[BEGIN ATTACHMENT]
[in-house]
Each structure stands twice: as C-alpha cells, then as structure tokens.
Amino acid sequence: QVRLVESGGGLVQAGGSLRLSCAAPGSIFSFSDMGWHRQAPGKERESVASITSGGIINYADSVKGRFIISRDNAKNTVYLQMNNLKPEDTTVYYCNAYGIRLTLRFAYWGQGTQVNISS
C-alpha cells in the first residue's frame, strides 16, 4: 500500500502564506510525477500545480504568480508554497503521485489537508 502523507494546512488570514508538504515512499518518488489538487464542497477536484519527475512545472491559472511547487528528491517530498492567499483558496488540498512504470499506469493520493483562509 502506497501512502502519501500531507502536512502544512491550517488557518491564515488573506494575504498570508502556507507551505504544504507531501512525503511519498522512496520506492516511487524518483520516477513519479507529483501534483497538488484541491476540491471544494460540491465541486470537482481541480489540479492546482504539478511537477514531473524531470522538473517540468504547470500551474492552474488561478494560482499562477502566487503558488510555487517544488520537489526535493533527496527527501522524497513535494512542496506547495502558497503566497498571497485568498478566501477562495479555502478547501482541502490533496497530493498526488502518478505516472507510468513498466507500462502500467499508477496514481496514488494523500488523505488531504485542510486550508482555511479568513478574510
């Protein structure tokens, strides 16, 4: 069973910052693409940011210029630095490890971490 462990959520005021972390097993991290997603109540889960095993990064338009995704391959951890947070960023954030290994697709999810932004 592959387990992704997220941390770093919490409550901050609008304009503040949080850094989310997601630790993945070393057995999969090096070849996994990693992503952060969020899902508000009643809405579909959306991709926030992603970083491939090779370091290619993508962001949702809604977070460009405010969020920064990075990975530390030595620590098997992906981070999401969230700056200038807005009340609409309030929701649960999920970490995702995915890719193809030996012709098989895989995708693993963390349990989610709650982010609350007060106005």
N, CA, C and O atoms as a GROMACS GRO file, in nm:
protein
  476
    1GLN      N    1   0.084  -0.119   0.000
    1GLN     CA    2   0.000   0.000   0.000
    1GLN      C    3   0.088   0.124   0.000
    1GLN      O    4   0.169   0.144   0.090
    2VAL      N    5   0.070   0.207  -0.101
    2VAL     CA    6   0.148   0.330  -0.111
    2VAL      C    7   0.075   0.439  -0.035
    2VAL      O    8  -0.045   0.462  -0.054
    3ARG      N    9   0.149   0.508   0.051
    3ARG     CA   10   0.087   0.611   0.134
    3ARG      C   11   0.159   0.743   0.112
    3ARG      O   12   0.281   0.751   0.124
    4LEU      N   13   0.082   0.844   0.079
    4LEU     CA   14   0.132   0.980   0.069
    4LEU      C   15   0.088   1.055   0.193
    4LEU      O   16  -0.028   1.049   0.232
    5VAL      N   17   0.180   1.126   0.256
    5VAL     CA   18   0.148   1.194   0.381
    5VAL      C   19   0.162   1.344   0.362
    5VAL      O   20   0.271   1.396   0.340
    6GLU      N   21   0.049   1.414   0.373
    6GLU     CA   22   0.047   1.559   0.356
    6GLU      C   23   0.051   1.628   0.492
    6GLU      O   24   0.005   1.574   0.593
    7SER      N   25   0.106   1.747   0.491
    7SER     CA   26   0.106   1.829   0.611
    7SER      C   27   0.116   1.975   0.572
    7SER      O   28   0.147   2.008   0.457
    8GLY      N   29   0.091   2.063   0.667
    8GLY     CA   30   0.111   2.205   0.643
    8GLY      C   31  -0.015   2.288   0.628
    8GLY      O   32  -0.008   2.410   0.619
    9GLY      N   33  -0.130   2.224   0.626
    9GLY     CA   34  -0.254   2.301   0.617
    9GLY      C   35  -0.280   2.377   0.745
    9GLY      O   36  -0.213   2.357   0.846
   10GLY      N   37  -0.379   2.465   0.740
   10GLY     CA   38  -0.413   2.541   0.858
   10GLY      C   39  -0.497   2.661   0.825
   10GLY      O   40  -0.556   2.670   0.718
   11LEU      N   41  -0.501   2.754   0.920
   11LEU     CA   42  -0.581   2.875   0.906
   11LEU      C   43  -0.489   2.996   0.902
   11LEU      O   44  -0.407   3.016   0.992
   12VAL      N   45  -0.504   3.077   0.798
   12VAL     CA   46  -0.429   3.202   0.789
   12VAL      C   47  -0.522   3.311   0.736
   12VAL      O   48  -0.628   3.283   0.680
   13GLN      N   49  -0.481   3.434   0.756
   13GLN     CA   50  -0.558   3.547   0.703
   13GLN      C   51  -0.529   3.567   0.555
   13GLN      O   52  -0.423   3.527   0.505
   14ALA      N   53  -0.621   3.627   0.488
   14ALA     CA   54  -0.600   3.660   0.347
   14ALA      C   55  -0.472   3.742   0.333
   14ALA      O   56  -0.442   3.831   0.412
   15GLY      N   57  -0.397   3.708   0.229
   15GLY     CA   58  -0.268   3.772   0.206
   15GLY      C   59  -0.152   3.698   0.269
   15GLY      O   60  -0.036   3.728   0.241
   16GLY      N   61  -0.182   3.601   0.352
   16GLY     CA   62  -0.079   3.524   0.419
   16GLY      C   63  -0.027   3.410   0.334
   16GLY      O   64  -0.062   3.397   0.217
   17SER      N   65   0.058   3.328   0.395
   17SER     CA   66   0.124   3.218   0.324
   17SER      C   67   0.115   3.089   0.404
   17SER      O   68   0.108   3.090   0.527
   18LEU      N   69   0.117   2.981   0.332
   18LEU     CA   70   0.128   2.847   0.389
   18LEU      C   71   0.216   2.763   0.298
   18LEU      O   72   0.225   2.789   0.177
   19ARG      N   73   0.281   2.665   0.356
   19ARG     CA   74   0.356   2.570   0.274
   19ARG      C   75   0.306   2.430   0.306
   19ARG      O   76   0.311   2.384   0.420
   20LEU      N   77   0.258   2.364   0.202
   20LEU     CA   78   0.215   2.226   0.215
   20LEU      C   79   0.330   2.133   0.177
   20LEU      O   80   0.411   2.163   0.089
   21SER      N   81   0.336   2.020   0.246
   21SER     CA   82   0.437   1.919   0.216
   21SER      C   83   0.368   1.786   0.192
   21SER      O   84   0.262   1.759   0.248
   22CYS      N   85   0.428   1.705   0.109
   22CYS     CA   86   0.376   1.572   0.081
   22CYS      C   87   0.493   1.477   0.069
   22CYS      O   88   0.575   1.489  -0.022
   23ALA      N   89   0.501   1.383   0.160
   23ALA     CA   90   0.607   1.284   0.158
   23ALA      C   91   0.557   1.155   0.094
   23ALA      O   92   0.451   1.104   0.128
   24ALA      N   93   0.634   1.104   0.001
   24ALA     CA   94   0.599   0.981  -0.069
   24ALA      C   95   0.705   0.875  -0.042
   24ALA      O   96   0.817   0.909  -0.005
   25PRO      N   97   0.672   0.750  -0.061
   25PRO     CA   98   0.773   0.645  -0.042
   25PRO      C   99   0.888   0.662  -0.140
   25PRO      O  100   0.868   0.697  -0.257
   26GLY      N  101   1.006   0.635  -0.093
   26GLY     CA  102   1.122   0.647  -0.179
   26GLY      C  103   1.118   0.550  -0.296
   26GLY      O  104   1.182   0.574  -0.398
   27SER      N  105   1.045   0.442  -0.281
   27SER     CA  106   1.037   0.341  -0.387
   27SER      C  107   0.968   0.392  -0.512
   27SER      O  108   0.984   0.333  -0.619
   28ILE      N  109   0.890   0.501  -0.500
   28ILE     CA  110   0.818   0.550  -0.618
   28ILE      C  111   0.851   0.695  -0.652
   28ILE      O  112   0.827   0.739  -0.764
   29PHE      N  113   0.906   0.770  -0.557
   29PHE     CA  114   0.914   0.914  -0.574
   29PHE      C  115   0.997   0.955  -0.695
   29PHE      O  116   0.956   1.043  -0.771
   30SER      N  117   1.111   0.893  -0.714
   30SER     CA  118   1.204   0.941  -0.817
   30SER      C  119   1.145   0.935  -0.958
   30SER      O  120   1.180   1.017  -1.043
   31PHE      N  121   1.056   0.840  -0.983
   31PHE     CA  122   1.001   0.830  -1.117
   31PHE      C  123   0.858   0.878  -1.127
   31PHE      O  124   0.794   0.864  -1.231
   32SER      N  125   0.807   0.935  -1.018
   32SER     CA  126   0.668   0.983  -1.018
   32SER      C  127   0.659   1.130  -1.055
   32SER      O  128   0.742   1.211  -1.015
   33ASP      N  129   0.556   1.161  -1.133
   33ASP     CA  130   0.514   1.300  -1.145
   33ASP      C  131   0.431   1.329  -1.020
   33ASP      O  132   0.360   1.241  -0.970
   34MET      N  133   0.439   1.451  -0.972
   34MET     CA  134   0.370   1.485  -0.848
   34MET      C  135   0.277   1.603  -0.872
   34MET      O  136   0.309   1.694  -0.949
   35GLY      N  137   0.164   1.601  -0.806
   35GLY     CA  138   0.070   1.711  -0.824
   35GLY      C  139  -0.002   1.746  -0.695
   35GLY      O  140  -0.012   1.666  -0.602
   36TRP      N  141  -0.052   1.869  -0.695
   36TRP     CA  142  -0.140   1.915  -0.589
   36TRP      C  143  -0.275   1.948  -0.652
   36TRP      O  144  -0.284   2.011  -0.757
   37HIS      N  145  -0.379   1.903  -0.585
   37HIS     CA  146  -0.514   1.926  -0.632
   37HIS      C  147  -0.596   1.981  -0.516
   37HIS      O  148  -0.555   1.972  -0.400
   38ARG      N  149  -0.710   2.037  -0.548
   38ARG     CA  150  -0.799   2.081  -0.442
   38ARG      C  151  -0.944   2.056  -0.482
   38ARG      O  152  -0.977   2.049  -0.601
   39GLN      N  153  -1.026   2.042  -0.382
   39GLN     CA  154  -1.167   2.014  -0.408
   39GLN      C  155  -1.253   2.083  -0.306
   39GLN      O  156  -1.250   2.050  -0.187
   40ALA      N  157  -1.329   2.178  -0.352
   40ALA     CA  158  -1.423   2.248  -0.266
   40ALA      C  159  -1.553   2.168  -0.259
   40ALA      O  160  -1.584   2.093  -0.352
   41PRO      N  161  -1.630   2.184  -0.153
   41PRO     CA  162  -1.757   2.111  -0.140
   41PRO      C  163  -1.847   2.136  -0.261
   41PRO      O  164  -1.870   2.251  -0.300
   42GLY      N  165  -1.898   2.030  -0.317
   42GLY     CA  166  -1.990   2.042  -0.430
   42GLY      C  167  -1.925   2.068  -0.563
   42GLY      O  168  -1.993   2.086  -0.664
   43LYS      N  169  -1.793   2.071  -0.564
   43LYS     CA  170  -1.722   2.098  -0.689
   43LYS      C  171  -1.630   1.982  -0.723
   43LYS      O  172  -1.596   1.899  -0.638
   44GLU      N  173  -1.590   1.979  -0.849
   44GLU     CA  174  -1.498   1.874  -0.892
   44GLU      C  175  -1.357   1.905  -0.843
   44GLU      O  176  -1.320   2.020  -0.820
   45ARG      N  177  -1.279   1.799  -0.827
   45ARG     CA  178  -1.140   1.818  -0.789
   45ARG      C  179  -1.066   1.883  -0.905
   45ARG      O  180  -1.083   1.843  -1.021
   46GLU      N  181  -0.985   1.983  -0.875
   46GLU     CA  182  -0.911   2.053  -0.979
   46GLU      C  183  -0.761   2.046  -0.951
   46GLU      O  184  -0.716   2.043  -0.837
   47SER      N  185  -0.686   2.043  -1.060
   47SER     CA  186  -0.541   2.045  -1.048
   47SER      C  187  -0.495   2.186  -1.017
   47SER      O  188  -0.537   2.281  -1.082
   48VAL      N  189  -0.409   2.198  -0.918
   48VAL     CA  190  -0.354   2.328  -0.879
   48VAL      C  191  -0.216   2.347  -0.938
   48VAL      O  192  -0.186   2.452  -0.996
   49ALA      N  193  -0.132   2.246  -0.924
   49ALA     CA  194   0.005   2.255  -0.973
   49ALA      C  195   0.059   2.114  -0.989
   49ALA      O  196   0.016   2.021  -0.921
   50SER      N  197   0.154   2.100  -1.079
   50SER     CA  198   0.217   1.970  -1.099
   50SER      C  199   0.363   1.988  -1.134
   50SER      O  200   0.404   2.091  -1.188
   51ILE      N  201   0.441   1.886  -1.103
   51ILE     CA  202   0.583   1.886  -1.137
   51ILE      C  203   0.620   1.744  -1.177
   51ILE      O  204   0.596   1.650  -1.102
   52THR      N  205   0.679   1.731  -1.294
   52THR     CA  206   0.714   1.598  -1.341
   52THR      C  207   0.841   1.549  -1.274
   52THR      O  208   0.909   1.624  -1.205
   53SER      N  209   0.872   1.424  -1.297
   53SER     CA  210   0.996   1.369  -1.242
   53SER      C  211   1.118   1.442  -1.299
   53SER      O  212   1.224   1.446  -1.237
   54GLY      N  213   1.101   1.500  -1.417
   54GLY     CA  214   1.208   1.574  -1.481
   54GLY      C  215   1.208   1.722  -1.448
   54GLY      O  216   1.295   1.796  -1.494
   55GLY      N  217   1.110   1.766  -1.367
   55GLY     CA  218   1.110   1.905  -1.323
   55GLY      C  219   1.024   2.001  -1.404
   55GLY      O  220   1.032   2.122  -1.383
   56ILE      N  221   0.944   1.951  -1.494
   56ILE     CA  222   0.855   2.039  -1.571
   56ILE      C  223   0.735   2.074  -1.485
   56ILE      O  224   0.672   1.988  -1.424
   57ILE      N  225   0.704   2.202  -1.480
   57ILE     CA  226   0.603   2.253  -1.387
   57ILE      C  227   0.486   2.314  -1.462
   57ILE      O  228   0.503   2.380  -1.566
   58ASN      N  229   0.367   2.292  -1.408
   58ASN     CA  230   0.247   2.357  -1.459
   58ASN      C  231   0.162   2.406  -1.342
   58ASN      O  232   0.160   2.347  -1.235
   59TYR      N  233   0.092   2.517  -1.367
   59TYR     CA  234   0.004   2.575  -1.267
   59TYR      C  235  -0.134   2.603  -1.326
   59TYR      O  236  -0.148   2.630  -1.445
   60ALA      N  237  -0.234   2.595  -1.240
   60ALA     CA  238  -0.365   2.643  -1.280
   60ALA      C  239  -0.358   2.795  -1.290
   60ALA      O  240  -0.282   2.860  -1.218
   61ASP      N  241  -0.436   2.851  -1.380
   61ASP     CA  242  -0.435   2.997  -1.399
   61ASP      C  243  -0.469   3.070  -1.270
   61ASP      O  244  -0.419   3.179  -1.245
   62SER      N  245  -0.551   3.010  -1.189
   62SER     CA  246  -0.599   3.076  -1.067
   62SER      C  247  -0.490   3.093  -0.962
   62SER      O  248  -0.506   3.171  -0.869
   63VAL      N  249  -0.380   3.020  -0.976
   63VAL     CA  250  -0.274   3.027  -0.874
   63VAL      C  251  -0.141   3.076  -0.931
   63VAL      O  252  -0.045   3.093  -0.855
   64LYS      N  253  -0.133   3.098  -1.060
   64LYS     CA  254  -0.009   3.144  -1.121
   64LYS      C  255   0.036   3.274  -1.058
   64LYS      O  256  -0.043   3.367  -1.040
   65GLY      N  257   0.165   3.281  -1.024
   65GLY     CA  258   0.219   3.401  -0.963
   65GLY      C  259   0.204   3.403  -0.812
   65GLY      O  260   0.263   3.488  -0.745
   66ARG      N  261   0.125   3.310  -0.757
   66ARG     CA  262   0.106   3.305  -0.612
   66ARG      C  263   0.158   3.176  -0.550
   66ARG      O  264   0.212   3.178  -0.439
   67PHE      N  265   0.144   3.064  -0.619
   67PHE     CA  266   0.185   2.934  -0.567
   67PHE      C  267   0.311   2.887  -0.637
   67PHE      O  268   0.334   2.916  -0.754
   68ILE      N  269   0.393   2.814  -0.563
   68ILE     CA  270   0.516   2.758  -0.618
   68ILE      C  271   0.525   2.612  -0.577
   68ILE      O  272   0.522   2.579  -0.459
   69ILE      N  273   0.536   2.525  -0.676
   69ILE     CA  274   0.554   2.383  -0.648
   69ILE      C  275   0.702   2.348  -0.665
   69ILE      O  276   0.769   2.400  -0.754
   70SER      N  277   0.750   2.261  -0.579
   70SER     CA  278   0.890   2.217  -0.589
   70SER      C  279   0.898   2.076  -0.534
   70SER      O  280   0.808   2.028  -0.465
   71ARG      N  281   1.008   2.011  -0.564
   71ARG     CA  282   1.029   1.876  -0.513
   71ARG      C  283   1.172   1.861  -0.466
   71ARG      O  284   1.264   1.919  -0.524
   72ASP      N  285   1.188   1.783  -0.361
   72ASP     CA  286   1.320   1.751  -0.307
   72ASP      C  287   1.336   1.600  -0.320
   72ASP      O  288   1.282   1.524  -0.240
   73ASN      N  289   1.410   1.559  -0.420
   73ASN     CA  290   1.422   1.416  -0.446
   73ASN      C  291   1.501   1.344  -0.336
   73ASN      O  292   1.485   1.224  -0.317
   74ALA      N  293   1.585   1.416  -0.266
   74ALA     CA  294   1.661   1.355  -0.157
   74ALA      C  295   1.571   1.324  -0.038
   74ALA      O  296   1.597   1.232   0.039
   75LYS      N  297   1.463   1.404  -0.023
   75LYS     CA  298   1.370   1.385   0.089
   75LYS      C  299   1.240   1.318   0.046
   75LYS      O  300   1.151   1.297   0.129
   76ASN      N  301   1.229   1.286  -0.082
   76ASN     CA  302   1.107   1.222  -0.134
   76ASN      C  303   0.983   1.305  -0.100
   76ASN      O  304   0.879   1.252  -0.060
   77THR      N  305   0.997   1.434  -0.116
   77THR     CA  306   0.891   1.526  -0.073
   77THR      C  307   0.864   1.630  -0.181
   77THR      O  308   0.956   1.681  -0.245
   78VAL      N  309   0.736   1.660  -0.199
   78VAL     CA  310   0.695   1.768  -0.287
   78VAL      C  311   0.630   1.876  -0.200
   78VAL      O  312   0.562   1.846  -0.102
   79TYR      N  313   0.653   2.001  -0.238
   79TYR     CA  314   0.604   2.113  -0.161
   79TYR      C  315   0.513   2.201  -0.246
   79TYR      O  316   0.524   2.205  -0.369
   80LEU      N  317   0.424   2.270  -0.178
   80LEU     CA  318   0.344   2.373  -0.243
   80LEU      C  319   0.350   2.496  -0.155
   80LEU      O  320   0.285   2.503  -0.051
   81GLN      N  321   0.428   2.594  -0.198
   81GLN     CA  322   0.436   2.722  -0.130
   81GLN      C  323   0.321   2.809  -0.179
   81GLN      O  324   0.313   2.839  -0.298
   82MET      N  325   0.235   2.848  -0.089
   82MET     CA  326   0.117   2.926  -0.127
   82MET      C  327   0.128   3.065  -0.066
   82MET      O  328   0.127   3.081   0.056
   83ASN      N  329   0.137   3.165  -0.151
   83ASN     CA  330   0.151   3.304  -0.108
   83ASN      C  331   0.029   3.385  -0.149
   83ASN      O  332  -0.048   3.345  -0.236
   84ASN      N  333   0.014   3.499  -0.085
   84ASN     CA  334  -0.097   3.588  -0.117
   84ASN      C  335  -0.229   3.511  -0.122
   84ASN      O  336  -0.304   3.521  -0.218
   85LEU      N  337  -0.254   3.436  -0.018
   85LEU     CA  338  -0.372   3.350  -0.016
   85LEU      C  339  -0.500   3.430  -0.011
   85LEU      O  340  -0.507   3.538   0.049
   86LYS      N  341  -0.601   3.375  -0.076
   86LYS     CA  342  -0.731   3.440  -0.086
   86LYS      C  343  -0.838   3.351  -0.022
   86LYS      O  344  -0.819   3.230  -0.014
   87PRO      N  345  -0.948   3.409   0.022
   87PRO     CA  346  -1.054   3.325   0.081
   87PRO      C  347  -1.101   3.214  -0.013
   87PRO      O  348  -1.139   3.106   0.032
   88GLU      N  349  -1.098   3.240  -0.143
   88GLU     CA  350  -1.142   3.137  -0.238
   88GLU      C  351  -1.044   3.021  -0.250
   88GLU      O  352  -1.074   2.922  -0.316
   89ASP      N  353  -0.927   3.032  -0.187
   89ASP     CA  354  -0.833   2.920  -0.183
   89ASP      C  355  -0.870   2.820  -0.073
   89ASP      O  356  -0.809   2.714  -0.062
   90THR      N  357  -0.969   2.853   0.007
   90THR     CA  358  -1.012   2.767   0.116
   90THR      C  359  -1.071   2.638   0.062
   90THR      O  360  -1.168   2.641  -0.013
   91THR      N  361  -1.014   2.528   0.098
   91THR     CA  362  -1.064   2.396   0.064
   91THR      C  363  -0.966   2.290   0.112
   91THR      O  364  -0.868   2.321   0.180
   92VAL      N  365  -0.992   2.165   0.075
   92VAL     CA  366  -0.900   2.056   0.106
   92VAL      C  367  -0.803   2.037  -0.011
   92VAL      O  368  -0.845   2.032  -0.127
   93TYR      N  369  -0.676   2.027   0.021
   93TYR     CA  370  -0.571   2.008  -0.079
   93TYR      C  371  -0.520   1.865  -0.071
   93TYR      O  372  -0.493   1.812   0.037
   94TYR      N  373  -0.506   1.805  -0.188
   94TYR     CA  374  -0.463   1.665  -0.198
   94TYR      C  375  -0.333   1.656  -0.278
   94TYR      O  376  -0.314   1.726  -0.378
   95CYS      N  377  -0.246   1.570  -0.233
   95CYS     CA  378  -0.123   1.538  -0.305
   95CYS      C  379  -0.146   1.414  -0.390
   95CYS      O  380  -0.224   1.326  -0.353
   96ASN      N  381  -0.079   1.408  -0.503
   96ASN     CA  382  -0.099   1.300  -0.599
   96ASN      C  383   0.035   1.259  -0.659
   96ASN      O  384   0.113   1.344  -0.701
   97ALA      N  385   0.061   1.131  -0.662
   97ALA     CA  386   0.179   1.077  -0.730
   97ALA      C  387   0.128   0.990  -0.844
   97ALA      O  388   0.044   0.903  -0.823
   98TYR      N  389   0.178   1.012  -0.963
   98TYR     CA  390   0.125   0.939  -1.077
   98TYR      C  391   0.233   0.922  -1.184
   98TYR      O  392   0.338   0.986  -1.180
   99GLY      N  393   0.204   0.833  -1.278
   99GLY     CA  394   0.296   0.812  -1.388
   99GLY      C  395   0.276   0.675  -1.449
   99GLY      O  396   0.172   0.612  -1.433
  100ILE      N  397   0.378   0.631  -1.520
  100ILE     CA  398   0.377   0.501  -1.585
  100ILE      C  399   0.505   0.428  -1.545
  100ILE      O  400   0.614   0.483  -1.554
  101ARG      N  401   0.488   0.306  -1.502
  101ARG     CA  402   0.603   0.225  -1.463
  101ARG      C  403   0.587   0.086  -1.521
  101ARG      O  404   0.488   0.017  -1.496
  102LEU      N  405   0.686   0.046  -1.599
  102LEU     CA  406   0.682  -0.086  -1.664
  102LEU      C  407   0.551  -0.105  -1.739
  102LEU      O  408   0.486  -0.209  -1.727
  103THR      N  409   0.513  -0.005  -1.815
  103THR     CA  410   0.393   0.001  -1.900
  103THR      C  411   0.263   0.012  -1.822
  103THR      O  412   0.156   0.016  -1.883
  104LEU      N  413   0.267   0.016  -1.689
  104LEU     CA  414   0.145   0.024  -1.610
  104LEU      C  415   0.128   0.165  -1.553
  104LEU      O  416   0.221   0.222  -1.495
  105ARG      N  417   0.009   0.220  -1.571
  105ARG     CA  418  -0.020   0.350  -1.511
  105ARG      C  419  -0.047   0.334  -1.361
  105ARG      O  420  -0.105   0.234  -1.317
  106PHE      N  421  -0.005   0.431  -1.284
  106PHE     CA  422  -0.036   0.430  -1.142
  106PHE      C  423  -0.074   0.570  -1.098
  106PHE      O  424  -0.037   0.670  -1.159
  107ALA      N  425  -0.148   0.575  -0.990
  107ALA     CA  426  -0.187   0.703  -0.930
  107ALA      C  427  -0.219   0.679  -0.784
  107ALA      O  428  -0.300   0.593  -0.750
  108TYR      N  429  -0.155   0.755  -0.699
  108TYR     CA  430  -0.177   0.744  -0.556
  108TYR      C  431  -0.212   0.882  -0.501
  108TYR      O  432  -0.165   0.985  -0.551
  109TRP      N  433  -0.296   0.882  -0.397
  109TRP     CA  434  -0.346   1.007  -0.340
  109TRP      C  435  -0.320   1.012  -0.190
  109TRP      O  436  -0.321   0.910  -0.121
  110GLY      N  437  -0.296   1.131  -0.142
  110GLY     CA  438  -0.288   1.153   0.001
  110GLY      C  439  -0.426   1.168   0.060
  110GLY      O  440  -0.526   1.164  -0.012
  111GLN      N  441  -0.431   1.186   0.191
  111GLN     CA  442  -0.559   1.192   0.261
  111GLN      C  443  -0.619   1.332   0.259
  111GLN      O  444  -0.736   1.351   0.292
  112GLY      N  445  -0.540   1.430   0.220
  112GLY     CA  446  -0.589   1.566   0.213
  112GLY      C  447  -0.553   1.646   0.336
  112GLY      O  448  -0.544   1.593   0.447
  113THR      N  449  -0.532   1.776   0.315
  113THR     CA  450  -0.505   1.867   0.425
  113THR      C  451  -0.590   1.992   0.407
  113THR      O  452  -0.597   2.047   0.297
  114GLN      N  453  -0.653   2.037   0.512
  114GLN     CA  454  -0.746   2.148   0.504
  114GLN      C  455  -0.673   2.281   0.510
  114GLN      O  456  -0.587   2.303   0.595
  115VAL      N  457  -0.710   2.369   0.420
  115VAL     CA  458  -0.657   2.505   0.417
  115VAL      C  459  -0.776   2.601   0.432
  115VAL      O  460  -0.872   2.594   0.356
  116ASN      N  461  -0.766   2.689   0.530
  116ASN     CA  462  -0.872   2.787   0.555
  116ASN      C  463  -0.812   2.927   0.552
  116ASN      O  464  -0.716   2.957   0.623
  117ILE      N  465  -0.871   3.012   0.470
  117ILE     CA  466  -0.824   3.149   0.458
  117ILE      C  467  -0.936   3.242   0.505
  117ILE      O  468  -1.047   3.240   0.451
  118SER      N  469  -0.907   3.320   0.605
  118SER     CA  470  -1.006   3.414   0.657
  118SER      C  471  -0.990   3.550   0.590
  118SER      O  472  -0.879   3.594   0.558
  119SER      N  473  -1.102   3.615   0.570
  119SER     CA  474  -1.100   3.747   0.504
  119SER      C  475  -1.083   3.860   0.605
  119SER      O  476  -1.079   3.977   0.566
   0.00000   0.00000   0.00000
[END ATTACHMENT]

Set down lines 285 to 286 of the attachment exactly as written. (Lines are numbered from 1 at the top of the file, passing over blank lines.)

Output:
   70SER      N  277   0.750   2.261  -0.579
   70SER     CA  278   0.890   2.217  -0.589